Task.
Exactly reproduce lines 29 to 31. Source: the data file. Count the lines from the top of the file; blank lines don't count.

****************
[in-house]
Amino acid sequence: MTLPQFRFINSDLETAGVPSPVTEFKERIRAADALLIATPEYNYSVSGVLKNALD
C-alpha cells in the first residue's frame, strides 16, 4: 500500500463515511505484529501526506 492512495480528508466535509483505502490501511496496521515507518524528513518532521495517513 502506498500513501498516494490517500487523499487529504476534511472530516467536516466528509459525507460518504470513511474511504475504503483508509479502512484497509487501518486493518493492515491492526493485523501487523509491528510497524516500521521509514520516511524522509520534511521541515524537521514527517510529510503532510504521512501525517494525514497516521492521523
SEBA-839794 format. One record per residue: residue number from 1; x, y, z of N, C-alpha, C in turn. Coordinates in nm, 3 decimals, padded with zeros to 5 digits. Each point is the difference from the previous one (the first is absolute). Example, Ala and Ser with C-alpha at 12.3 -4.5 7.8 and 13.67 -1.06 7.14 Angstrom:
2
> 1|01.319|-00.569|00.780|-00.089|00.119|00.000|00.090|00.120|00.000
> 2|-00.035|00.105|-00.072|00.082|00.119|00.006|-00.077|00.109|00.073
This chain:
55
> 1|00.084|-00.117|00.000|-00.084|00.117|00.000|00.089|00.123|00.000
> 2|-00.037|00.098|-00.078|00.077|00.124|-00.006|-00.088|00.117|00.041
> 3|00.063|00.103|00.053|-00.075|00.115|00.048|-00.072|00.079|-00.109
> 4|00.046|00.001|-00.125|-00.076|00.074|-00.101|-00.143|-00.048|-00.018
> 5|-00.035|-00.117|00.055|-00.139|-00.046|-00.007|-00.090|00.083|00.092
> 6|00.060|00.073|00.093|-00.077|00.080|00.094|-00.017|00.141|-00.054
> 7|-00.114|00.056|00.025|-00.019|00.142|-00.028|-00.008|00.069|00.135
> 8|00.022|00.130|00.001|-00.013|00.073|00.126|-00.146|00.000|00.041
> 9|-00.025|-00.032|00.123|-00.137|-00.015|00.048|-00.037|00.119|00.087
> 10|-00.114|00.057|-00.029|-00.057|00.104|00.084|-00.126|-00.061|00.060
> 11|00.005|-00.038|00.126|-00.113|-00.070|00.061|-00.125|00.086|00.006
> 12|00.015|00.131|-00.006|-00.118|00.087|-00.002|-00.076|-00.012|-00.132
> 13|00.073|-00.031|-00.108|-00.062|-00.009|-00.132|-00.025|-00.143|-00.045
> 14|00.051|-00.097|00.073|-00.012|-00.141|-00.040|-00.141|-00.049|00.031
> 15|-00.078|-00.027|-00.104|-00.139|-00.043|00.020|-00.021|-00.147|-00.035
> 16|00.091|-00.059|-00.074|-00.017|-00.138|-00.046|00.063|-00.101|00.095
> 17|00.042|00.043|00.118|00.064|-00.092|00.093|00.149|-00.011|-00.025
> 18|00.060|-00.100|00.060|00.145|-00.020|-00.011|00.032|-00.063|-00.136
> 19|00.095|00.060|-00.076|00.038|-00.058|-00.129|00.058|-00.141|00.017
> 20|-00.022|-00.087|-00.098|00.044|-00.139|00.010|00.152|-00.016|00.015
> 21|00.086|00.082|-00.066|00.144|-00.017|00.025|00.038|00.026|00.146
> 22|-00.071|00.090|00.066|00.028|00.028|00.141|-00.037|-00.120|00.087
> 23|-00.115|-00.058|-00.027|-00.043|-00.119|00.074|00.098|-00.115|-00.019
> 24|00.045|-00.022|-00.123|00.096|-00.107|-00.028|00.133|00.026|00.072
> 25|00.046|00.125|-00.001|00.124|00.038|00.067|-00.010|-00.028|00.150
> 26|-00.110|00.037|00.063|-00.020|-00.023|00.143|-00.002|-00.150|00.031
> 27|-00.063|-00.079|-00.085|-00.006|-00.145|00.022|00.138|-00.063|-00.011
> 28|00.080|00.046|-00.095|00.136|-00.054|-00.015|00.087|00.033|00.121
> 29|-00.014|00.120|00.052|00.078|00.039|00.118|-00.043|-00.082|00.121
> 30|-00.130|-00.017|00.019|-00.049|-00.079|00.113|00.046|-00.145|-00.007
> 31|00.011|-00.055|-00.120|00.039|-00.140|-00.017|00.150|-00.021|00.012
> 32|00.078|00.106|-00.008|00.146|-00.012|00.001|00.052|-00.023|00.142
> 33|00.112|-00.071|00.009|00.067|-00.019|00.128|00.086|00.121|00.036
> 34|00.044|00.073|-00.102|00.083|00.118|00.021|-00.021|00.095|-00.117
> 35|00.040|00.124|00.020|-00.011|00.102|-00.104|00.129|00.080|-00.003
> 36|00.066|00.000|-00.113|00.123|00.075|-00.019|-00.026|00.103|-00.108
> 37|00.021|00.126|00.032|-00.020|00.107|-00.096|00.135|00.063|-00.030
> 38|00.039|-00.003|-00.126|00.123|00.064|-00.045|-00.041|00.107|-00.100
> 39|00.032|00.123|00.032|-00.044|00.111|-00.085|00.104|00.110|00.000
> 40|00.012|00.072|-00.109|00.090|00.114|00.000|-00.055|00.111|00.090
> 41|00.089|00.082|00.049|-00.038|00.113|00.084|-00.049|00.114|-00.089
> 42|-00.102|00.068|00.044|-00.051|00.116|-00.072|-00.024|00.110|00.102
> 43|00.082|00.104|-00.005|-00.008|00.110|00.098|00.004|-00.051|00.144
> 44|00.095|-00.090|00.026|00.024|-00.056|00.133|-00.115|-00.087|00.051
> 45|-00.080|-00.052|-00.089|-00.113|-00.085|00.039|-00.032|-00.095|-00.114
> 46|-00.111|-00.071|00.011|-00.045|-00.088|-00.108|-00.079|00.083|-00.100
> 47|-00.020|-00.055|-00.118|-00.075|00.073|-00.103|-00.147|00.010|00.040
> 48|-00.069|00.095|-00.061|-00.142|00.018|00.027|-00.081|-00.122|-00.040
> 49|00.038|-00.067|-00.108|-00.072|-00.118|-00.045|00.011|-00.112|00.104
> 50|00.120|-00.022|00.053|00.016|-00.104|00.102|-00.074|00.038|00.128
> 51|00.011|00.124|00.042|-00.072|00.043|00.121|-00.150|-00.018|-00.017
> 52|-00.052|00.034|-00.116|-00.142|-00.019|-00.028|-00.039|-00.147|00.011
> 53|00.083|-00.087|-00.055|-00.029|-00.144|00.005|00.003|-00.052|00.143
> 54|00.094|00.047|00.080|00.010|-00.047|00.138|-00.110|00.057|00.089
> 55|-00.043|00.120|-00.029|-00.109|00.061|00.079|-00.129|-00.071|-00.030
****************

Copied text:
> 20|-00.022|-00.087|-00.098|00.044|-00.139|00.010|00.152|-00.016|00.015
> 21|00.086|00.082|-00.066|00.144|-00.017|00.025|00.038|00.026|00.146
> 22|-00.071|00.090|00.066|00.028|00.028|00.141|-00.037|-00.120|00.087